"So... there's no need to eat your RS3 cold, so long as heat with a dry approach and you don't reheat above 293ºF/145°C."

 

I found this interesting chart on the RS content in some common foods: http://freetheanimal.com/wp-content/uploads/2013/08/Resistant-Starch-in-Foods.pdf

 

Boiled Potato -- minimum: 0.2, up to 4.6.  Cooked & Cooled Potato -- minimum: 3.2.  Boiled / Frozen -- minimum: 5.71, up to 12.2.  Steamed & Cooled -- minimum: 5.8  Roasted & Cooled -- minimum: 19.2.

 

While a roasted potato has a higher-GI than a boiled potato, perhaps a roasted, frozen, and dry low-medium heat reheated potato would have more RS and a lower GI than a boiled / refrigerated / microwaved potato?

 

I found this discussion with a slightly different approach to forming RS in potato, which modifies the texture through the activation of some enzyme (PME) around 60-70C with a low-temperature blanching pre-treatment: https://www.paleohacks.com/starch/retrograded-potatoes-spike-insulin-less-4915

 

Although, I was also reading that sweet potatoes are "unusually rich" in beta-Amylase, accounting for ~5% of the soluble proteins, with activity increased via cold storage and peaking between that same 60-70C range, extending up to around 170F.

 

Then, digging around a bit more, there's this article which mentions RS5 is produced with starch-lipid complexes: http://lib.dr.iastate.edu/etd/12810/

Edited by sirtuin

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Hi Sirtuin and Dean!

 

I never eat potatoes, rice or grains, whether or not they have been cooked, frozen or otherwise treated to increase resistant starch content.

 

Exceptions:

 

(1)  Rarely -- about once every 3 months or so -- I eat a small piece of an organic raw sweet potato.

 

(2)  Orthodox Judaism requires that one eat some bread (possibly the vilest of starchy foods) every Friday evening and Saturday afternoon.  Here's how I've tried to work around that:

 

Trader Joe sells what it calls a "reduced carb tortilla".  The specs are (for each tortilla):

Calories: 45

Fat:  1.5g (zero saturated fat)

Carbs:  10g (Insoluble Fibre 6g; Soluble Fibre: 1g; Sugars: 0g. So subtracting: Starch:3g)

Protein: 4g.

 

Ingredients:  Water, Wheat Fibre, Wheat gluten, Whole Wheat Flour, Oat Fibre, High Oleac Sunflower oil, plus 2% or less of other ingredients (I'm too lazy to copy them :)xyz).

 

So, I eat one of these tortillas on Fridays, and on on Saturdays (they're marked Kosher).

 

  -- Saul

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I found a couple more interesting tidbits:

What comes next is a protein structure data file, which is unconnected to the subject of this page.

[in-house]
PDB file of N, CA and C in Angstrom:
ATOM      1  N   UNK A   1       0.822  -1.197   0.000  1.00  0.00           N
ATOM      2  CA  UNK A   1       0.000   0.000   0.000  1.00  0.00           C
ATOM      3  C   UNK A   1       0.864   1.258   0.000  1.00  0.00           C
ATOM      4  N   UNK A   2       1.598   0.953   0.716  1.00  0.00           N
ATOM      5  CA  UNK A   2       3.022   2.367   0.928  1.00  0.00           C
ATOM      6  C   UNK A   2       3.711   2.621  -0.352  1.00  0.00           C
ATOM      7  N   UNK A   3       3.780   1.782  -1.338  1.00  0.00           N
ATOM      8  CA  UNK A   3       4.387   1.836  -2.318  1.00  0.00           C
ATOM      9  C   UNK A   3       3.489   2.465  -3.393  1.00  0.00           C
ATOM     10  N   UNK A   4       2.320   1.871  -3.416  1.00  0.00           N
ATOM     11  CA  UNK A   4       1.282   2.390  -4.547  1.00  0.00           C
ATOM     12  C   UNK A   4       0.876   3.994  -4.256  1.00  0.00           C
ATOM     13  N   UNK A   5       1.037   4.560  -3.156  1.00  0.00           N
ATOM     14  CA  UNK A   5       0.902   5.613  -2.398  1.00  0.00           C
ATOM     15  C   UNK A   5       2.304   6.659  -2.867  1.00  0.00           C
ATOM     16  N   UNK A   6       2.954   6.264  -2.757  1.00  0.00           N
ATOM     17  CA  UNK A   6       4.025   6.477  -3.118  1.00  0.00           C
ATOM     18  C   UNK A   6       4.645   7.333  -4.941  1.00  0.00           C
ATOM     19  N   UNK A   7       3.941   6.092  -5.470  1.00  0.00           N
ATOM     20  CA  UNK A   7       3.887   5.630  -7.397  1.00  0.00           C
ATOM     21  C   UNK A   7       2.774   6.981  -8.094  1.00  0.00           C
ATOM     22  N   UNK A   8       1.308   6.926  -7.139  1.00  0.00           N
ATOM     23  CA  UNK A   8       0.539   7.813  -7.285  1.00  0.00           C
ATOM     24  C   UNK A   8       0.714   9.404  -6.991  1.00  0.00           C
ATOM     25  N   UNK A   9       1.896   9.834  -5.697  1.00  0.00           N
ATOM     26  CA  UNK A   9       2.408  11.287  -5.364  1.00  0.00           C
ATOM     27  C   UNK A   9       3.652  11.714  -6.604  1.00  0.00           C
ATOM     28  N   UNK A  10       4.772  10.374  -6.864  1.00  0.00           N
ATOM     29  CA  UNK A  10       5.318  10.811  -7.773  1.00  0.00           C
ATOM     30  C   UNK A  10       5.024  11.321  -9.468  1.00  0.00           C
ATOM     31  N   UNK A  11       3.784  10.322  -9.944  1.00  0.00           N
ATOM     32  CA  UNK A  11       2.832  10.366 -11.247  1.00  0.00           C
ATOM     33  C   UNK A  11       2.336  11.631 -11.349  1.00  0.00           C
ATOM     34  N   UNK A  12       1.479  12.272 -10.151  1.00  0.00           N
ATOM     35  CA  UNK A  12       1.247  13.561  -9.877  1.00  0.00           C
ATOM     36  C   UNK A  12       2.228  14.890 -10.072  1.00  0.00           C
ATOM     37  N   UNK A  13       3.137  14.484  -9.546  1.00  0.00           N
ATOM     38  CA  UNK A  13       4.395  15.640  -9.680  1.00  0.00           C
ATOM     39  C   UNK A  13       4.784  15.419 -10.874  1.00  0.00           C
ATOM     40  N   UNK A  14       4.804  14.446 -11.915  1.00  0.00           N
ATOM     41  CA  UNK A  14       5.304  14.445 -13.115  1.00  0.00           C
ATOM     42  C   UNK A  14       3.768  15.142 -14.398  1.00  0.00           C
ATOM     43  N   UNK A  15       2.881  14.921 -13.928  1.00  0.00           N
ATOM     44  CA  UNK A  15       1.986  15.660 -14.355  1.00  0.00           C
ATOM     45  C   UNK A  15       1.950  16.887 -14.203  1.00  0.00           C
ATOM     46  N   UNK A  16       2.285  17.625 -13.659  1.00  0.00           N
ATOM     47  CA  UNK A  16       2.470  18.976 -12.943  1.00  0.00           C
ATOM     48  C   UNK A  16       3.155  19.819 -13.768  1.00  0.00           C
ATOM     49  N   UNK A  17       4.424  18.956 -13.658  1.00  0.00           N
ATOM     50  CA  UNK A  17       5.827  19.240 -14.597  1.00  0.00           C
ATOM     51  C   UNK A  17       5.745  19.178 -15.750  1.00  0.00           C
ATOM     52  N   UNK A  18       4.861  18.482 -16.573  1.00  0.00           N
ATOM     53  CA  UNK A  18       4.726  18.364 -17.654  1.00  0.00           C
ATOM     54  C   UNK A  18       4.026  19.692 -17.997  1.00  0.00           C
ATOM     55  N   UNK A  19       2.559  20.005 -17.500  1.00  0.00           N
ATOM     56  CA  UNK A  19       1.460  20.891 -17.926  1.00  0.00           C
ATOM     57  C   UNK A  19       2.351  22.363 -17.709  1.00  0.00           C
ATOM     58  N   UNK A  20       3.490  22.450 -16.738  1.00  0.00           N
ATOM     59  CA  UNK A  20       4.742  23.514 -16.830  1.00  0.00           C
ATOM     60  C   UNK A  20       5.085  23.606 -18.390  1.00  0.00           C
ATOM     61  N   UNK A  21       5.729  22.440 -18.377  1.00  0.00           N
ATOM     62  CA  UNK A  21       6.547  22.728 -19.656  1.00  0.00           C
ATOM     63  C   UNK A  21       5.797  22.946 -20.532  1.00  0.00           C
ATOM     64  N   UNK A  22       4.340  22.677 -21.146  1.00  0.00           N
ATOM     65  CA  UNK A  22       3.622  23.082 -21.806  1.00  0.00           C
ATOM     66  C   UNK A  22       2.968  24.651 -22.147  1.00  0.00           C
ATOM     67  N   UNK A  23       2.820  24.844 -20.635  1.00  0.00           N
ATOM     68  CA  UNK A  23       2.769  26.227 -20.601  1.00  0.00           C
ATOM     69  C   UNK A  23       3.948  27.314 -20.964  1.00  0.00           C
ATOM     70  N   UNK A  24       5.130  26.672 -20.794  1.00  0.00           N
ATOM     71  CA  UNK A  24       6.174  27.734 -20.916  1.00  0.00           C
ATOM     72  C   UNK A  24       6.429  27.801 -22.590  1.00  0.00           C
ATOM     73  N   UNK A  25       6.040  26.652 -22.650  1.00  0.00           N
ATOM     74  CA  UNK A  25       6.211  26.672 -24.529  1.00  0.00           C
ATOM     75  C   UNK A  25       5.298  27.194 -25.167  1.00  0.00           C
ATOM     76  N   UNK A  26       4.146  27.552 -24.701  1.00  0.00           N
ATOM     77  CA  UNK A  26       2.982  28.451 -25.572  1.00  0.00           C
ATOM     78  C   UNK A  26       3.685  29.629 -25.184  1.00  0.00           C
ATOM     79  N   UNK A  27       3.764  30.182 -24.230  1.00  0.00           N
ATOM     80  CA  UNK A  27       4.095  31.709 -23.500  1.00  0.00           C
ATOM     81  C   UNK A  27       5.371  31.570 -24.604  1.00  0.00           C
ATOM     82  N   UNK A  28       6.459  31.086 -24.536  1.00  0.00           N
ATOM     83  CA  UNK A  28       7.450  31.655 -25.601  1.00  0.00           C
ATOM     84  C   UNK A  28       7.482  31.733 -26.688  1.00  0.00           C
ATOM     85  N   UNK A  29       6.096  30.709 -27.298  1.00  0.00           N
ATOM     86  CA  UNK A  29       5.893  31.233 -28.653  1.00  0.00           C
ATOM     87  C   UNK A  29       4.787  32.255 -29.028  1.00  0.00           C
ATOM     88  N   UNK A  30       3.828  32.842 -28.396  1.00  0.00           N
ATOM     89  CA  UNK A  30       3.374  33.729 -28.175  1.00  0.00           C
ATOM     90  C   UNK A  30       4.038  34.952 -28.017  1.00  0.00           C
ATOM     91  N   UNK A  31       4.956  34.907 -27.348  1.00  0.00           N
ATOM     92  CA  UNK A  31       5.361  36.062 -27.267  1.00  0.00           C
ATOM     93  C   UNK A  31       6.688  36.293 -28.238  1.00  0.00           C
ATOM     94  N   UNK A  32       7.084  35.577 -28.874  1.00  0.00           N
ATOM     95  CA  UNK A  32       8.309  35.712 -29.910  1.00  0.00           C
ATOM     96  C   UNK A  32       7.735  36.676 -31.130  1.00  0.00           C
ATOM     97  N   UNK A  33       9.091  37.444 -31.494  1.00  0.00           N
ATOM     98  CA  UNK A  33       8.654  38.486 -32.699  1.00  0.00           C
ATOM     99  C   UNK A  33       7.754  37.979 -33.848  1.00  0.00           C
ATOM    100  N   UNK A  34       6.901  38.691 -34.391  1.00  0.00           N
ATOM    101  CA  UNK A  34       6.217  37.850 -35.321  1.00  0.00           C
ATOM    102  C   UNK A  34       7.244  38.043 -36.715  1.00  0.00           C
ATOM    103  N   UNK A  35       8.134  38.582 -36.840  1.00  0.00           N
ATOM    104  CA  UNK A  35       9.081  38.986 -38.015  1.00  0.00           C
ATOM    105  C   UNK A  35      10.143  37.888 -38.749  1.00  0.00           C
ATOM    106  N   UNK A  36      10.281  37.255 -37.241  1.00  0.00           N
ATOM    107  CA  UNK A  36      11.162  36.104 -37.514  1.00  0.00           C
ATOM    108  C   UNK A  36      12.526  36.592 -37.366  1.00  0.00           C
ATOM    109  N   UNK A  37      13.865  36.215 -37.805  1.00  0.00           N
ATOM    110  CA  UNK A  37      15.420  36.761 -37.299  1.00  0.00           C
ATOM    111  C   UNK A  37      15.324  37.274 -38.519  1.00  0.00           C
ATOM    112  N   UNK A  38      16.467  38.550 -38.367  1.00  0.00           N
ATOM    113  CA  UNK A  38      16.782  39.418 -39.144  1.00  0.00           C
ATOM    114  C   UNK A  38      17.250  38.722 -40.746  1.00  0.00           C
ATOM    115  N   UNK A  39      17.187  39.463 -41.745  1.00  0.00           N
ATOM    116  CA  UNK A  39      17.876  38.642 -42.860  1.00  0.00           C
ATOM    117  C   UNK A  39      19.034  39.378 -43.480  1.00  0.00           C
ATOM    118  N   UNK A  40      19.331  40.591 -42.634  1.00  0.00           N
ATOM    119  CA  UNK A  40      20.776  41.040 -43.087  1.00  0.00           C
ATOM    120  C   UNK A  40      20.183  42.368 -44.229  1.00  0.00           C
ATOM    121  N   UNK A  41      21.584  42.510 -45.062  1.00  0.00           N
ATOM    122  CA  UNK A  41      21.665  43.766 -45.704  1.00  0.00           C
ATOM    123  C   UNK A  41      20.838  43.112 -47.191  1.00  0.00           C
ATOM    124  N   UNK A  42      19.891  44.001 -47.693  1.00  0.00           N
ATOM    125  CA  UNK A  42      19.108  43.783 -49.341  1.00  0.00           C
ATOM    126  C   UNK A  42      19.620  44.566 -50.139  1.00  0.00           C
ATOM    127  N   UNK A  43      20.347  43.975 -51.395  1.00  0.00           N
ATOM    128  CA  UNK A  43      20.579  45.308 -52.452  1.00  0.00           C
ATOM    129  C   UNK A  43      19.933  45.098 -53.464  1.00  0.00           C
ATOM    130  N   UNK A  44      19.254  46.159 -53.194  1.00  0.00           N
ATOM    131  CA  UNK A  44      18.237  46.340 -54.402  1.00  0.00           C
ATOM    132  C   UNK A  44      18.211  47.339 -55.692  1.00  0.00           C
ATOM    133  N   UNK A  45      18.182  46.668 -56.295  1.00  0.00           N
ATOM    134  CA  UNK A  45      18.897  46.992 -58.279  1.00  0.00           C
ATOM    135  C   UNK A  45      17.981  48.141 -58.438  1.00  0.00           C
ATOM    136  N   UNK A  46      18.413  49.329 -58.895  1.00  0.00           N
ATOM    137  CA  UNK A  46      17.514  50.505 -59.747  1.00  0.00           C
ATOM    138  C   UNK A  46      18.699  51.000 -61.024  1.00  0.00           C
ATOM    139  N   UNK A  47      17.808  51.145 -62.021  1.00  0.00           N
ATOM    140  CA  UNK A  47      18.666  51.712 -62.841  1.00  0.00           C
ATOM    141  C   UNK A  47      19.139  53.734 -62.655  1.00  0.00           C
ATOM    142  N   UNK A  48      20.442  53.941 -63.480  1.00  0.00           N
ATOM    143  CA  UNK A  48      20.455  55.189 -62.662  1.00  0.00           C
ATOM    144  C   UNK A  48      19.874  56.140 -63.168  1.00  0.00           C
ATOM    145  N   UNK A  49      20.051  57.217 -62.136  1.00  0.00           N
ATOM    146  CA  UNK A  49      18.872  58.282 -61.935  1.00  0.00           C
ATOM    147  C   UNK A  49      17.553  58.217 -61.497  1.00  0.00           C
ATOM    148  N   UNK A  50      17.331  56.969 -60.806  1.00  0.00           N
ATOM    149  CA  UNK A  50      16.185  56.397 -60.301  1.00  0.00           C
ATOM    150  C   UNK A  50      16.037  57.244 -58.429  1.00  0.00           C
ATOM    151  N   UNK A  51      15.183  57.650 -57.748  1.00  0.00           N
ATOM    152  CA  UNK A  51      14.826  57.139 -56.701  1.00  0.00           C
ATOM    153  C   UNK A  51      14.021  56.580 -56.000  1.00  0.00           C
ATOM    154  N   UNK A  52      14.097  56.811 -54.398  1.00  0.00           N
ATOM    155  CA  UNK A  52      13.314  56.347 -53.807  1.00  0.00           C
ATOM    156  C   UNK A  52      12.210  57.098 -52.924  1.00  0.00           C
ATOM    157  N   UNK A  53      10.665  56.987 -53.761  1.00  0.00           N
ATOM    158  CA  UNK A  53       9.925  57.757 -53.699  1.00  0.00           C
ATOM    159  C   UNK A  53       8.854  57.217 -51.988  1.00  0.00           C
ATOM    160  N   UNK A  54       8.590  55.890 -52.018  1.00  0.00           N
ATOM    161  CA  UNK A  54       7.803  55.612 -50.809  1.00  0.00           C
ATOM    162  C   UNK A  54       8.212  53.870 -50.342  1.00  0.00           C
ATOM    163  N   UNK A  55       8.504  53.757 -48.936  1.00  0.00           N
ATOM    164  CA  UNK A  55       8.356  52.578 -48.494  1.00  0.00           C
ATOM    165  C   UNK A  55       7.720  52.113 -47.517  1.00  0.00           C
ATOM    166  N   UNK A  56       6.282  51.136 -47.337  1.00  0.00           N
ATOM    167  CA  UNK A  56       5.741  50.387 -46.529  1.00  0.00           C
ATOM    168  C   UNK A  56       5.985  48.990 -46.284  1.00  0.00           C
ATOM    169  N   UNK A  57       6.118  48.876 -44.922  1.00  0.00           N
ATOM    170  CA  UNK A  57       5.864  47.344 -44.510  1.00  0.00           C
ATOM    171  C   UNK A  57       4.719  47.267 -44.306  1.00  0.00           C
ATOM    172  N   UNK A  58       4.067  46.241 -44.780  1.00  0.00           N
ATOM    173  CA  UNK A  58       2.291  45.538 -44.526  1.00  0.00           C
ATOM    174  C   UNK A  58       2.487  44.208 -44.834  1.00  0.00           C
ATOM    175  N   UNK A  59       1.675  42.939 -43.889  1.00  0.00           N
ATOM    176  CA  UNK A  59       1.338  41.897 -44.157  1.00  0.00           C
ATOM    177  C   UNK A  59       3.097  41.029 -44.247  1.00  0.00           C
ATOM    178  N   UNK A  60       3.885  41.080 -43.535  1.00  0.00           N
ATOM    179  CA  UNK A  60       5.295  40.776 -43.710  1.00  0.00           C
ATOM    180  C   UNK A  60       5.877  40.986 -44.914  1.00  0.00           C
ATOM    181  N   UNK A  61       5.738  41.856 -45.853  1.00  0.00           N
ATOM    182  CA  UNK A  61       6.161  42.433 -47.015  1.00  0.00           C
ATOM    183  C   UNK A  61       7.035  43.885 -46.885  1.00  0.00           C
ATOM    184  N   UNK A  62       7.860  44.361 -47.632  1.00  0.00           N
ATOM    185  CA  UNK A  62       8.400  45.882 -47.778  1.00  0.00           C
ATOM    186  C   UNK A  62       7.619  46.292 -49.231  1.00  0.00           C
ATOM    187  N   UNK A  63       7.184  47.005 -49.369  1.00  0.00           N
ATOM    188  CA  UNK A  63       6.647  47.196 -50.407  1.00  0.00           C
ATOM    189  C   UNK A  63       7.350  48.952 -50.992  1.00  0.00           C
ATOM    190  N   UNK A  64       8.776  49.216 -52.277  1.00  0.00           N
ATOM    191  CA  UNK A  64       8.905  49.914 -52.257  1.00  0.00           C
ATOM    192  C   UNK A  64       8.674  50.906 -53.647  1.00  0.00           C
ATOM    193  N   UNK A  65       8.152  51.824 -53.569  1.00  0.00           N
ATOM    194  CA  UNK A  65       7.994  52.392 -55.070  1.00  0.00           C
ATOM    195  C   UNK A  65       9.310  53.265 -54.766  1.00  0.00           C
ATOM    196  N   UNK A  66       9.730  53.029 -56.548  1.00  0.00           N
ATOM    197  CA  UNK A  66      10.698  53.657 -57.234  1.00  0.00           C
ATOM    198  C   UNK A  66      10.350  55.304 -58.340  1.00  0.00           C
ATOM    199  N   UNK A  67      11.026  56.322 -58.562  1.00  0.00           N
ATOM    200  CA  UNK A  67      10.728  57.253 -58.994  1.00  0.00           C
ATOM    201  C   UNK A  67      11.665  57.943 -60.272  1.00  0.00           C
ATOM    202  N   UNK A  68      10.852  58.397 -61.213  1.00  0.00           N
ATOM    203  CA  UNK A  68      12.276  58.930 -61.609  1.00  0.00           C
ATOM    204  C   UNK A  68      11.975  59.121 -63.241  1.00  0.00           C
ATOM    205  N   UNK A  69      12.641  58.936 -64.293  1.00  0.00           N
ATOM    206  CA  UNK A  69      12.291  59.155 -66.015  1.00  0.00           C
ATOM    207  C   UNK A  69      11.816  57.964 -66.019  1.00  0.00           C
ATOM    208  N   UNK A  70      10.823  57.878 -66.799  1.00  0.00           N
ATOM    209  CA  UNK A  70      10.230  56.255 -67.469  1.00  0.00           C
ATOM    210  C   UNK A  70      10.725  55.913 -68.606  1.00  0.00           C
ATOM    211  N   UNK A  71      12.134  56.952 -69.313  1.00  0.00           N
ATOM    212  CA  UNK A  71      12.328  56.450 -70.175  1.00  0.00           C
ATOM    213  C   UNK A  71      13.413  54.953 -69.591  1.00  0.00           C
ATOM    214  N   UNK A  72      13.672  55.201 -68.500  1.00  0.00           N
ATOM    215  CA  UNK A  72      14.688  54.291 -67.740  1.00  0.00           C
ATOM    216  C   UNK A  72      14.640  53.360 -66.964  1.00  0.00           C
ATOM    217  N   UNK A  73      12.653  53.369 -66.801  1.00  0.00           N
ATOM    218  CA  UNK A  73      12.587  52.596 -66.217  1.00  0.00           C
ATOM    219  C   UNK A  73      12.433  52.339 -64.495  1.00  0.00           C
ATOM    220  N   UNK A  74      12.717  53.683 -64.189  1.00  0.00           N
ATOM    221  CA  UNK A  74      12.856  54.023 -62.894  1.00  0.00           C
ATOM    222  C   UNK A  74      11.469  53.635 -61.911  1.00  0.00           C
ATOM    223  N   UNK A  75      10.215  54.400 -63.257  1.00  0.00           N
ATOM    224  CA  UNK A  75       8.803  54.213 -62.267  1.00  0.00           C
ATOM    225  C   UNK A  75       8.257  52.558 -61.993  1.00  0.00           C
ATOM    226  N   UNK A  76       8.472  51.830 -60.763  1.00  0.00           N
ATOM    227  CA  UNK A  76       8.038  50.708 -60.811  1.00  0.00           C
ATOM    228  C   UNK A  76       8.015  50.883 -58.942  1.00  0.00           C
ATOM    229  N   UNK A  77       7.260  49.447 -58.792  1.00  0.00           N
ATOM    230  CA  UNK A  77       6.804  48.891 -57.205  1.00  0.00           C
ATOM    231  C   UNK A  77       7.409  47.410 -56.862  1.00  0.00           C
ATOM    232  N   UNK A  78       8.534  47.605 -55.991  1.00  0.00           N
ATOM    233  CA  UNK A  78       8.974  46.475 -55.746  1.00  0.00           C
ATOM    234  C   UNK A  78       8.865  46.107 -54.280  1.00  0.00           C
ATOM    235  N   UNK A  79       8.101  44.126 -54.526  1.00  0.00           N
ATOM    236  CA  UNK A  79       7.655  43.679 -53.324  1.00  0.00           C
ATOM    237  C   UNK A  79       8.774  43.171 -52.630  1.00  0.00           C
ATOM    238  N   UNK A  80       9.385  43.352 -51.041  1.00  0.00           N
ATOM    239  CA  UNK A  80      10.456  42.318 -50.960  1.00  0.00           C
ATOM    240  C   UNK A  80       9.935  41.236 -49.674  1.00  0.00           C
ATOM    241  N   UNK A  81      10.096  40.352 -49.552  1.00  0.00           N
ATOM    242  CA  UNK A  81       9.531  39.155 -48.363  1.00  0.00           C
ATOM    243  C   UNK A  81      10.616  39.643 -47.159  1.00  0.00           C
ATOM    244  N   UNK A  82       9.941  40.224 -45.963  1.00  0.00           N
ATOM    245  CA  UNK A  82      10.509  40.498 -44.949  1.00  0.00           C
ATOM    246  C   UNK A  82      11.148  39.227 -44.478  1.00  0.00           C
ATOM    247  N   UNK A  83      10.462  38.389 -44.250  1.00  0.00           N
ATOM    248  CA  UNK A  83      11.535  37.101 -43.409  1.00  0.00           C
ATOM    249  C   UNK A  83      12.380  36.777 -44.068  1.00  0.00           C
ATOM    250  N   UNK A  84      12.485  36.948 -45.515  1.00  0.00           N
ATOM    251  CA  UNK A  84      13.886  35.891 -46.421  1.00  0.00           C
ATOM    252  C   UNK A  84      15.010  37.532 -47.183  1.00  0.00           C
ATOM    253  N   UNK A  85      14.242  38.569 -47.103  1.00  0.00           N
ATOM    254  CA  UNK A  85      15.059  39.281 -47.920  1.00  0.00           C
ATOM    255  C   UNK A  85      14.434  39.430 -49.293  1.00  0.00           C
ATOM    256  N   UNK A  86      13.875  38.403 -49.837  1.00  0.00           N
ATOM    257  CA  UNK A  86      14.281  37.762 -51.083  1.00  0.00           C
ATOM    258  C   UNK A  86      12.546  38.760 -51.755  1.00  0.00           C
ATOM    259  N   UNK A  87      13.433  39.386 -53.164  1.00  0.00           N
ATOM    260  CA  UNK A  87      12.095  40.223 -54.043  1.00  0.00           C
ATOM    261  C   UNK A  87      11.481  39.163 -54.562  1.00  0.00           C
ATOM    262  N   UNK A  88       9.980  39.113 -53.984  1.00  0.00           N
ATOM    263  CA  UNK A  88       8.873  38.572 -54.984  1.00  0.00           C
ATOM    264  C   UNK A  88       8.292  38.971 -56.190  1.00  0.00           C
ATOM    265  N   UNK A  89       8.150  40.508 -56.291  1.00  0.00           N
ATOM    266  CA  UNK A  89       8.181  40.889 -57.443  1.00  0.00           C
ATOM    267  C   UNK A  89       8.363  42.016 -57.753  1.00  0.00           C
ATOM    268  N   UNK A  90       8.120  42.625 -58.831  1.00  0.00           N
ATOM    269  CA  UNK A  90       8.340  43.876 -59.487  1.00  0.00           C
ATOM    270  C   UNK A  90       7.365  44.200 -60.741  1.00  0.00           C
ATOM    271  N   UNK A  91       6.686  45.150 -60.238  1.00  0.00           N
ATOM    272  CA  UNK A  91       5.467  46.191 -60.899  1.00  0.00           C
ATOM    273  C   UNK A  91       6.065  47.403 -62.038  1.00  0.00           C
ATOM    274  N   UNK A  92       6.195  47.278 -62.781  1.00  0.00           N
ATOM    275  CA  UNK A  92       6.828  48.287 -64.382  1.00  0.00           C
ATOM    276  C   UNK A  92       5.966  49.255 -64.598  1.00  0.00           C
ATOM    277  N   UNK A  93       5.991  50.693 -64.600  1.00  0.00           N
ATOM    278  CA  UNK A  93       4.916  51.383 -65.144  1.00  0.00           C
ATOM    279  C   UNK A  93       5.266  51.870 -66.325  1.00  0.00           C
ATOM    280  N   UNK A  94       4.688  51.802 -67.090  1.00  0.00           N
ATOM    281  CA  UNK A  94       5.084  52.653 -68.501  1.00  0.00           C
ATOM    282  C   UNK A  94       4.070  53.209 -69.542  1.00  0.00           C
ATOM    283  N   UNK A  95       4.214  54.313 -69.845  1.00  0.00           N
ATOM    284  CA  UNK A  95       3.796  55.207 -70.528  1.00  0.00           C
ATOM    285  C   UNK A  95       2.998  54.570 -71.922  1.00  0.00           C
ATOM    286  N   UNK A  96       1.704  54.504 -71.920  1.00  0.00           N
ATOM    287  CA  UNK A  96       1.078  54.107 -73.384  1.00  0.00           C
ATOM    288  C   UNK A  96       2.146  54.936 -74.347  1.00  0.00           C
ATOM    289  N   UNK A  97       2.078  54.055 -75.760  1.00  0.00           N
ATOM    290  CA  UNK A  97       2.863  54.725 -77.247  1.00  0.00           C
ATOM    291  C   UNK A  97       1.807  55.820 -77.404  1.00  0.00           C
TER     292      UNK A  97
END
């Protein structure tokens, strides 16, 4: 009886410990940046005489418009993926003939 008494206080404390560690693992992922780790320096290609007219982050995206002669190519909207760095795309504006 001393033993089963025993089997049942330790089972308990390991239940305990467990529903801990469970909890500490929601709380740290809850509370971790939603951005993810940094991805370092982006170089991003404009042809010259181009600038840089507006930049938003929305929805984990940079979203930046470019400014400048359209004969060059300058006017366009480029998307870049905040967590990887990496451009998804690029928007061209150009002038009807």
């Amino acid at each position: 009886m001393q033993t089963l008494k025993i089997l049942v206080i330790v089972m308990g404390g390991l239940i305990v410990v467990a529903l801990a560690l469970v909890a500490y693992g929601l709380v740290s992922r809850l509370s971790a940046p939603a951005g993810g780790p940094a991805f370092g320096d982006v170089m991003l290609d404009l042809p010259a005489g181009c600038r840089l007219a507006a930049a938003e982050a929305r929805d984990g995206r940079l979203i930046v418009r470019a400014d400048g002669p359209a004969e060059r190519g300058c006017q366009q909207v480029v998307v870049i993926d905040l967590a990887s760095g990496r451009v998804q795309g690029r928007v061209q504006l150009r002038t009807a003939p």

https://scholar.google.com/scholar_lookup?title=Resistant%20starch%E2%80%93A%20review&author=MG%20Sajilata

  • The best results were obtained @134C, with 4 heating / cooling cycles and a starch:water ratio of 1:3.5.
  • Lower temperatures and high water content results in type B configuration (more resistant to digestion / reheating.)
  • The yields of RS decrease in the presence of salts and sugars.
  • Maximum yields occur between 2 and 4d of cold storage after which they decrease.
  • Rice stored at –20C retrograded more than rice stored in the refrigerator.
The article does mention some concerns like cecal enlargement and pelvic nephrocalcinosis?
 
I also came across this article, which mentions some RS concerns (enhanced tumor growth / toxin absorption?): http://www.thepaleomom.com/2015/08/resistant-starch-its-not-all-sunshine-and-roses.html

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Hi Saul:

 

"  ....... bread (possibly the vilest of starchy foods)  ....  "

 

Vile is a pretty strong word.  It would be really helpful if you could explain the reasoning behind your above comment.

 

Do you mean, simply, that you personally do not like the way it tastes?  Or is there more to it than that?

 

I eat bread, consider it healthy, and very much enjoy it.  Didn't someone describe it as "The staff of life."  ?

 

I can certainly agree that it contains a lot of calories, and for which reason it may in significant part explain the survival of your and my ancestors, after they left Africa.

 

Thanks.

 

Rodney.

 

===============

 

"The unverified conventional wisdom is almost invariably mistaken."

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Hi Rodney!

 

I mean that bread is mostly empty calories -- and yes, also, I don't like bread.

 

I gave up eating bread in my teens (I'm 76.5 yo now :)xyz) -- way before I ever heard of calorie restriction.  I regraded bread -- and still regard it -- as junk food.

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This was another interesting tidbit:

http://www.life-enhancement.com/magazine/article/3265-new-technology-doesnt-have-to-be-expensive-or-complicated

 

It's mentioned that the addition of MCT oils specifically in coconut oil increase resistant starch formation in rice.  (I'm curious if C8-C10 would suffice, or if Lauric acid is particularly useful here.)  The RS concentration ranged from 0.3 - 4.65% (which is an average of 2.5%) after cooking with the oil and then cooling.  Yet, I've read that simple cooled long grain rice has an RS3 content of 2.6%, without any oil (so, perhaps added oils are not necessary?)  It's interesting that a roasted and cooled Purple Potato seems to top the charts here at close to 20% RS3 -- http://drbganimalpharm.blogspot.com/2014/10/dont-eat-raw-resistant-starch-rs2-if.html.

 

It is estimated native Africans consume 40 to 60 grams daily RS3, and otherwise eat a relatively low 'fiber' diet of 15-25 g fiber daily.  They have some of the lowest colorectal cancer rates.

 

A few other interesting articles:

http://www.mdpi.com/2072-6643/4/6/425/htm

http://onlinelibrary.wiley.com/doi/10.1111/1541-4337.12143/full

http://www.sciencedirect.com/science/article/pii/S0308814697000253

 

Reading more about these starches, I found the changes in RDS / SDS (rapidly digested starch / slowly digested starch) via different preparation techniques and storage conditions interesting.  In the past, I basically viewed starch as glucose.  Fascinating stuff.

Edited by sirtuin